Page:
In the second control experiment, we used the method of constant stimuli to measure psychometric functions for contrast discrimination at a pedestal contrast of 0.48. The stimuli were identical to those used in the main experiments, as shown in Figure 1. Each trial contained two intervals, one with a test contrast and one with a standard contrast (0.48). The observer's task was to judge which interval had a higher contrast. 
In the third control experiment we used a rating-scale method of constant stimuli. On each trial, the stimulus was presented in only a single interval. The stimulus was a sine-wave grating, identical to that in Figure 1, whose contrast was randomly selected from five contrast levels (0.38, 0.43, 0.48, 0.53, and 0.58). It was presented in either monocular or binocular view with or without an FP. The observer was asked to rate its apparent contrast from lowest (score = 1) to highest (score = 5). 
Observers
Four observers with normal or corrected-to-normal vision participated in all three main experiments. The data were averaged across the four observers. Two of the four, plus three additional observers, participated in the control experiments (see Discussion). All observers signed the written consent forms. 
Modeling
SDT model for 2AFC contrast discrimination
In SDT, it is assumed that each input contrast evokes an internal response that varies across trials according to a Gaussian distribution. Let m1 and m2 be the contrast of a pair of stimuli, R1 and R2 their internal responses, and σ1 and σ2 the corresponding standard deviations. Using the cumulative Gaussian distribution  the percentage of correct discriminations of the two contrasts is given by    
If the initial internal response is fixed—e.g., R1 = 0 and σ1 = 1—Equation 1 still has two unknown parameters, R2 and σ2. With only one measurement P, the solution of Equation 1 is highly ambiguous; multiple solutions exist. Even with multiple pairs of contrasts, the singularity still exists when fitting Equation 1 to the data, making the two mechanisms of NCT and MN inseparable (Katkov et al., 2006). To eliminate the ambiguity in the solution of Equation 1, one more measurement is needed. If we have a robust binocular combination model whose parameters are already known from different binocular tasks, the binocular responses can be deduced from monocular responses, therefore adding one more measurement without additional unknown parameters. Let R and σ2 be the monocular mean response and variance to stimulus m; its binocular mean response and variance are given by (R) and σ̂2(R,σ2), where and σ̂2 can be deduced from the binocular combination model. For a pair of stimuli m1 and m2, we have another measurement, percentage of correct binocular discriminations:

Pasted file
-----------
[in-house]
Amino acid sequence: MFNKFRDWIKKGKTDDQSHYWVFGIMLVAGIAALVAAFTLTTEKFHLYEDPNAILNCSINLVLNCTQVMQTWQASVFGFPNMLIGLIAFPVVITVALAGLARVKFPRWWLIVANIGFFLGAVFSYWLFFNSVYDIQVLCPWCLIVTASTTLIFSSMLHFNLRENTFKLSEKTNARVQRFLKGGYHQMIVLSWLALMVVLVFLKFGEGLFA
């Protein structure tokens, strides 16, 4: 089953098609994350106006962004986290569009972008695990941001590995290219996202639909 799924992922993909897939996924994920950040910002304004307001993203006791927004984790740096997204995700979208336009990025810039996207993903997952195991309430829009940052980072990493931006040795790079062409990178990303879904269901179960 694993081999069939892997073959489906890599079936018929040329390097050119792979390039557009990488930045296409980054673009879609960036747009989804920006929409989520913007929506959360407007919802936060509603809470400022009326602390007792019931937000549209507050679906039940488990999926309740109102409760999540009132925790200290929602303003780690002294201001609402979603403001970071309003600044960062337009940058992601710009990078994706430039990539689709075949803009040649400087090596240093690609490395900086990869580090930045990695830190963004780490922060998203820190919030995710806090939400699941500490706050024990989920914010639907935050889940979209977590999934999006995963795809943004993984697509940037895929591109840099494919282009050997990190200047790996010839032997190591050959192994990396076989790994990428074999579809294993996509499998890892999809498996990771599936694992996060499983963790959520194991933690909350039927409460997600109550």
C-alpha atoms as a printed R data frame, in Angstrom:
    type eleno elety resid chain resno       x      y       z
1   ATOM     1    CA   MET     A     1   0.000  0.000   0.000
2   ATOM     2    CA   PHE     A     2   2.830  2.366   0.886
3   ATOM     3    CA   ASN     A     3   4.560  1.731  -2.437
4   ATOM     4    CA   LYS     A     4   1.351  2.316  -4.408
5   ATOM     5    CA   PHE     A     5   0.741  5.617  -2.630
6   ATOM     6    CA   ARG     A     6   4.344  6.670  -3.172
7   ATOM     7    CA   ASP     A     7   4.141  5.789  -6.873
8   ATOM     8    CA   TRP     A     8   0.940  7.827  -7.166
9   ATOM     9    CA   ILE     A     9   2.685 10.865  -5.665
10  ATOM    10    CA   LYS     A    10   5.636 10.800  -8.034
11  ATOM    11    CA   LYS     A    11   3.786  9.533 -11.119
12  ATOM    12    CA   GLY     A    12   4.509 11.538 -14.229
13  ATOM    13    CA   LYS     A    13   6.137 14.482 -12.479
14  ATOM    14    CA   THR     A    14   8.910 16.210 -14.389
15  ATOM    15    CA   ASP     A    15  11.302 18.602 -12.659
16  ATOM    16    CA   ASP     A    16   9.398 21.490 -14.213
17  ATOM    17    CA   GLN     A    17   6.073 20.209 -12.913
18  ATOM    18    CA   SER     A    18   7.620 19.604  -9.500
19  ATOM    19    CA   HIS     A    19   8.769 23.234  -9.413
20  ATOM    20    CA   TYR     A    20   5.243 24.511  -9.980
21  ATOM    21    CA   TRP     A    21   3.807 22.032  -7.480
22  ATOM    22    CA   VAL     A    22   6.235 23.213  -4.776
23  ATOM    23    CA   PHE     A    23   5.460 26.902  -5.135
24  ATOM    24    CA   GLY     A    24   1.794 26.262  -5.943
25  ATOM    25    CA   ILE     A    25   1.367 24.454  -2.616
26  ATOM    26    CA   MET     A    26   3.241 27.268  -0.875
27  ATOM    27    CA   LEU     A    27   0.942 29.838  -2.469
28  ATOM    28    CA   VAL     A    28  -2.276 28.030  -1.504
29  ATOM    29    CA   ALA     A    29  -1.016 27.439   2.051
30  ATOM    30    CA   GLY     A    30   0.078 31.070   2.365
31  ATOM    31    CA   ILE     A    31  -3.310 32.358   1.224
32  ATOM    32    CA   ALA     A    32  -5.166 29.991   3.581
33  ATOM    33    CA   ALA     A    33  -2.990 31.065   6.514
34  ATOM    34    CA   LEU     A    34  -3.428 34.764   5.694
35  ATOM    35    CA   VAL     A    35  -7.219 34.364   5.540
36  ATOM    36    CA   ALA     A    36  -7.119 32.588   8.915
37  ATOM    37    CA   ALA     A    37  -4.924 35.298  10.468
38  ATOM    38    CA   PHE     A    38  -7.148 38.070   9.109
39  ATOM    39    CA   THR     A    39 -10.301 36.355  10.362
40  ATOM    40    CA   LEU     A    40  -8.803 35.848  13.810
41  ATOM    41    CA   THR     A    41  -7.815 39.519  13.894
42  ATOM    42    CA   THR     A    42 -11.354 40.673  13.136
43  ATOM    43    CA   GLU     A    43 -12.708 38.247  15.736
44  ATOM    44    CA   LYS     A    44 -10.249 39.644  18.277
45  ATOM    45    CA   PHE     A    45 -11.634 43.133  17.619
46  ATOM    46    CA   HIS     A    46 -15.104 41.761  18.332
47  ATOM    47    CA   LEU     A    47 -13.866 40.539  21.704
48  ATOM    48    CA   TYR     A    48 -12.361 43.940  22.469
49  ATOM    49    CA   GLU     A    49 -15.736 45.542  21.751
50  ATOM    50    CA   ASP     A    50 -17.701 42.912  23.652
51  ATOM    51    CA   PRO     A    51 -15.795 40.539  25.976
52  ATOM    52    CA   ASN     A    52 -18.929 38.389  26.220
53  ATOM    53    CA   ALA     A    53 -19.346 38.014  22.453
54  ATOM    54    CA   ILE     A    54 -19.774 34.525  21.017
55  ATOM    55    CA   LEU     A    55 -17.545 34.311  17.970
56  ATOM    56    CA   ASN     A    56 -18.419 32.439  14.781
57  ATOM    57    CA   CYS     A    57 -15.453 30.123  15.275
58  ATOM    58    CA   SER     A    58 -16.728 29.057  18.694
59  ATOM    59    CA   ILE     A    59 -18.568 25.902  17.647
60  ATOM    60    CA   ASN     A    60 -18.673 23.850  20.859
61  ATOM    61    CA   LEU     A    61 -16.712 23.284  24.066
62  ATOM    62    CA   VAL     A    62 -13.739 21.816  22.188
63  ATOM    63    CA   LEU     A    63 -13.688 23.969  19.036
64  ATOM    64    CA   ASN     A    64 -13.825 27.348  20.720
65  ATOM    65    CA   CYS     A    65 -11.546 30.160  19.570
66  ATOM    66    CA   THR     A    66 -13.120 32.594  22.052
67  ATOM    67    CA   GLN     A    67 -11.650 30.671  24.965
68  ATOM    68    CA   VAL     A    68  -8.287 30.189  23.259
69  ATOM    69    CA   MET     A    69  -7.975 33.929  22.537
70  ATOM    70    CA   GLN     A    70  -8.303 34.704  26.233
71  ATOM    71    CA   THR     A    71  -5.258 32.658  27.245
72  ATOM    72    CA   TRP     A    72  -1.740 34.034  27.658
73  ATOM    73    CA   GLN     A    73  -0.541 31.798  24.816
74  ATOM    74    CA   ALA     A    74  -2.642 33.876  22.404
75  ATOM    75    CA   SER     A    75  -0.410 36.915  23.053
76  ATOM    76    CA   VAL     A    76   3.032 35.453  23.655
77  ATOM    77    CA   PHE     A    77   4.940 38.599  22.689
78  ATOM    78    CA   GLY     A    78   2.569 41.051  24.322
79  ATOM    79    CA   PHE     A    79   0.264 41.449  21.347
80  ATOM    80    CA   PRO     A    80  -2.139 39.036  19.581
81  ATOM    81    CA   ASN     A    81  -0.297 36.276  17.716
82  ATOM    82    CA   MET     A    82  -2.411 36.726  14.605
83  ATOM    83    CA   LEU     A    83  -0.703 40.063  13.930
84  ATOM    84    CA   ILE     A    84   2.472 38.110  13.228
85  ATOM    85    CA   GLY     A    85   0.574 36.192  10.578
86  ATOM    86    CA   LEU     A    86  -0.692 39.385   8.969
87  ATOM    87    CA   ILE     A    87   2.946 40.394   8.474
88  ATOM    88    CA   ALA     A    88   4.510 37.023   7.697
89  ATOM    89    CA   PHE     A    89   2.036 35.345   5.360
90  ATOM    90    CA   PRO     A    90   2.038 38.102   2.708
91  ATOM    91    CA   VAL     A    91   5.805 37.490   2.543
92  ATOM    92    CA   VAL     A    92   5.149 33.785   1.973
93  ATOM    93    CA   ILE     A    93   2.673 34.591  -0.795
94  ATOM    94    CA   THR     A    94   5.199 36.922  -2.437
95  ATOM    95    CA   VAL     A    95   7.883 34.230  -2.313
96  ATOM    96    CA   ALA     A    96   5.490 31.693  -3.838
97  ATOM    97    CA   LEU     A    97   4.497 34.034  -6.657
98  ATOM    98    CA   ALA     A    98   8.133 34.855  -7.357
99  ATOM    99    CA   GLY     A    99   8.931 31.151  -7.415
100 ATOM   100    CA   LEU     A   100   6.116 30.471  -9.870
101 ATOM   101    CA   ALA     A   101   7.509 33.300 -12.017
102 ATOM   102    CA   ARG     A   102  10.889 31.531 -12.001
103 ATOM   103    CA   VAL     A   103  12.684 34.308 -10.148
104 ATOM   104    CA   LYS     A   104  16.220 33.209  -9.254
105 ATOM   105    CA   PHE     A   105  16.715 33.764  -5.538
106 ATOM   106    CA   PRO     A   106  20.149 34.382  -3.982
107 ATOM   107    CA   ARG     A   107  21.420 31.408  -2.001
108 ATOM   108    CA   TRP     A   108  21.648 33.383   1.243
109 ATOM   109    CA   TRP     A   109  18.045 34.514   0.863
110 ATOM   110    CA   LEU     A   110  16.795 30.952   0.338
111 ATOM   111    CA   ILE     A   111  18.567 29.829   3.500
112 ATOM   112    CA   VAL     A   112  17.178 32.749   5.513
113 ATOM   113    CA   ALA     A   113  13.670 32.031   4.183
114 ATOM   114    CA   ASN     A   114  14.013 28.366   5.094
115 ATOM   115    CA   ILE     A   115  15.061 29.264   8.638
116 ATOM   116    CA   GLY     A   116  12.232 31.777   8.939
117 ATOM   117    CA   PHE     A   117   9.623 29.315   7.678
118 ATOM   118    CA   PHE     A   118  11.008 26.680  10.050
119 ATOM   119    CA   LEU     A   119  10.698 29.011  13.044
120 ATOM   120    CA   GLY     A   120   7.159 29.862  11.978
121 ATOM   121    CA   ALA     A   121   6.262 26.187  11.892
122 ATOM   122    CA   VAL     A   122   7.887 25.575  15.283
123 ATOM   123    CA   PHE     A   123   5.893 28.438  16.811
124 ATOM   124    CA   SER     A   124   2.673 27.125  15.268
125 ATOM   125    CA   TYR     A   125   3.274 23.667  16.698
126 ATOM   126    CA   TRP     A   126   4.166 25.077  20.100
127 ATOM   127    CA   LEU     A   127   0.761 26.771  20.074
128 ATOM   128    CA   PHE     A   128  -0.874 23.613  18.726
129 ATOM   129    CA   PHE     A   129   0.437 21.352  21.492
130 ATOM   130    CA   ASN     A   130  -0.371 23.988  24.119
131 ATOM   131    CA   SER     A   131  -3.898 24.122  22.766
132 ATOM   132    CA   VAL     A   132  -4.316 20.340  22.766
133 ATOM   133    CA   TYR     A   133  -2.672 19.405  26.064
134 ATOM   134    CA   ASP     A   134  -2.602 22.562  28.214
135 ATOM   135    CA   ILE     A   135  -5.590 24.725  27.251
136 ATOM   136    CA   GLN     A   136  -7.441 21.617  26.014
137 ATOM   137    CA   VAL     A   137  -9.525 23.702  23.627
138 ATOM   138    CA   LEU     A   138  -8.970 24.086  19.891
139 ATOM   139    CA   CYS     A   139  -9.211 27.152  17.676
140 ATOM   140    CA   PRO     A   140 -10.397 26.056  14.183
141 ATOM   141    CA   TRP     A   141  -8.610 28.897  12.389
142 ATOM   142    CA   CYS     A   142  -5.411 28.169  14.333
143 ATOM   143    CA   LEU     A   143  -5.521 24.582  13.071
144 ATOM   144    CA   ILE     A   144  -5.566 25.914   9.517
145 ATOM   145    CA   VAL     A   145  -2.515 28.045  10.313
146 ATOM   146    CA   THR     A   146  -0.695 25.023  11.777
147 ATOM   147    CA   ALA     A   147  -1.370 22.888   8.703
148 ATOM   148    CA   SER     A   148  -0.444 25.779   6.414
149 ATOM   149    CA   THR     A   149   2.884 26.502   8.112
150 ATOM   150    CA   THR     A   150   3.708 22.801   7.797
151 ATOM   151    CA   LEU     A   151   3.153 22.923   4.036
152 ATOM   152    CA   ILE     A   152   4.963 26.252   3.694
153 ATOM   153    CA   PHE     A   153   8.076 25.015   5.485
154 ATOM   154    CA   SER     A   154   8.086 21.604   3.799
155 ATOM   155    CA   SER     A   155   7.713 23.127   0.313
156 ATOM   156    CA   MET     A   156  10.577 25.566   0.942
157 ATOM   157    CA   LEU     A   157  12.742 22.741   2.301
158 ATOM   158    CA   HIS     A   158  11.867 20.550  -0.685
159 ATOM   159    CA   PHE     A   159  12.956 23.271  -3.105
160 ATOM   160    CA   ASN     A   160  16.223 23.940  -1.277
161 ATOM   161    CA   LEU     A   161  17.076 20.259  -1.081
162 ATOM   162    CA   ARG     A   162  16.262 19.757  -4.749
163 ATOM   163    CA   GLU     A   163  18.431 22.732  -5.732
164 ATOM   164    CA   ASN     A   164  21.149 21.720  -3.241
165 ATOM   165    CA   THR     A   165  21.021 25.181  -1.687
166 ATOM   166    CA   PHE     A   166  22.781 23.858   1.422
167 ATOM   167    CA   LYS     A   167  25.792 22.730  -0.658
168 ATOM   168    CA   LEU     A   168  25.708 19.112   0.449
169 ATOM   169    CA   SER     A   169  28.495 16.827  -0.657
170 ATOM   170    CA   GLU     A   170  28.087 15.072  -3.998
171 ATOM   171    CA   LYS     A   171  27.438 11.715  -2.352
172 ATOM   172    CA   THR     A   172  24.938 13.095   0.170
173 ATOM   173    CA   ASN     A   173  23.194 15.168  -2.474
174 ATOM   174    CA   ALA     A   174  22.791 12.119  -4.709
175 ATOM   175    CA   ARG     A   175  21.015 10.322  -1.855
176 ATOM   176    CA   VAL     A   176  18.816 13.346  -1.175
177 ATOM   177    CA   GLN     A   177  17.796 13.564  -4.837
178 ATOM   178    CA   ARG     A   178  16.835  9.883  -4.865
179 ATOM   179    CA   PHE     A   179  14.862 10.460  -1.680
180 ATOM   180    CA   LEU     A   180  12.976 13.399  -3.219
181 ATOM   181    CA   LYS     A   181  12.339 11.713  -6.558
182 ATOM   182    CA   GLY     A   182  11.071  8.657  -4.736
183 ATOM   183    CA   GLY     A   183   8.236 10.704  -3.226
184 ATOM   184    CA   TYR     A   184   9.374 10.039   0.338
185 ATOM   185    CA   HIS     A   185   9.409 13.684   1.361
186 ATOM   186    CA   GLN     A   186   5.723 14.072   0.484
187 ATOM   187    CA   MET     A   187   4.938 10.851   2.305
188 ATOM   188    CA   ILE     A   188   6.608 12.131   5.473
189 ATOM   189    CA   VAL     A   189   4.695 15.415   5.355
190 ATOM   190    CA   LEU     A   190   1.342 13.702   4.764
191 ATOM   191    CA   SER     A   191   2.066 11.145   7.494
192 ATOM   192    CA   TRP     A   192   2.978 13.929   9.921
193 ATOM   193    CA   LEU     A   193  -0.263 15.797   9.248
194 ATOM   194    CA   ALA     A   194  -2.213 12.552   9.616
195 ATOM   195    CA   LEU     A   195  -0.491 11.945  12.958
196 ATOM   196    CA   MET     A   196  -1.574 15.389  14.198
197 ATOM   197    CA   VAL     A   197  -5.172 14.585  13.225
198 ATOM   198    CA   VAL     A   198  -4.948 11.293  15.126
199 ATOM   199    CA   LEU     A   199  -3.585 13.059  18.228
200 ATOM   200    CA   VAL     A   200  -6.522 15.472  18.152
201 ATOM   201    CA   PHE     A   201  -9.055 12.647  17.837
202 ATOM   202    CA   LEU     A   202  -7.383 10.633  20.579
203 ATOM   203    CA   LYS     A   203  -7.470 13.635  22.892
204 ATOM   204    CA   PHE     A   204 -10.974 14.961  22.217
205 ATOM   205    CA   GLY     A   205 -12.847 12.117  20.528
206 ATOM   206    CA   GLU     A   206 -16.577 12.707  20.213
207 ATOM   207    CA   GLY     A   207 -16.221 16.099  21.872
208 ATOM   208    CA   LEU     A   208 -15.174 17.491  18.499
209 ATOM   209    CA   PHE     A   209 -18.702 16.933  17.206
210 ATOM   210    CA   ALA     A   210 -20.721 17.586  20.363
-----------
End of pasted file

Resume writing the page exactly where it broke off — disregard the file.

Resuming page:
With two independent equations (Equations 1 and 2), the two unknown parameters can be solved uniquely, providing an opportunity to separate the possible roles of NCT and MN mechanisms in 2AFC contrast discrimination. 
Contrast-discrimination mechanisms
Figure 3A and B shows two different putative contrast-discrimination mechanisms: 
  •  
    The signal goes through both accelerating (Acc) and compressive (Comp) nonlinearities, and the noise is assumed to be a constant Gaussian additive noise (AN), which is independent of the input. We refer this as the NCT mechanism (Figure 3A).
  •  
    The signal first goes through an Acc nonlinearity, and both MN (dependent on the input) and AN (independent of the input) are added to the signal. We refer this as the MN mechanism (Figure 3B).
Figure 3
 
(A) Contrast-discrimination mechanism: NCT or CGC. The contrast signal first goes through both Acc and Comp nonlinearities, and then AN (independent of the input) is added to the signal before the decision. (B) Contrast-discrimination mechanism: MN. The signal first goes through an Acc nonlinearity and then both MN (dependent of the input) and AN (independent of the input) are added to the signal before the decision. (C) Binocular combination model: DSKL model (Ding et al., 2013b). The input to the LE (IL) is first filtered by a narrowband spatial filter at one orientation (here horizontal) and then receives both gain control (blue) and gain enhancement (red) from the RE. The RE-to-LE gain control (blue) and gain enhancement (red) themselves receive gain control from the LE in different gain-control efficiencies α and β, respectively (the gain-control efficiency in the signal path is assumed to be one). For clarity, only the half model for the LE's output is show. The other half for the RE's output has a symmetric structure. The binocular output is linear summation of the two eyes' outputs.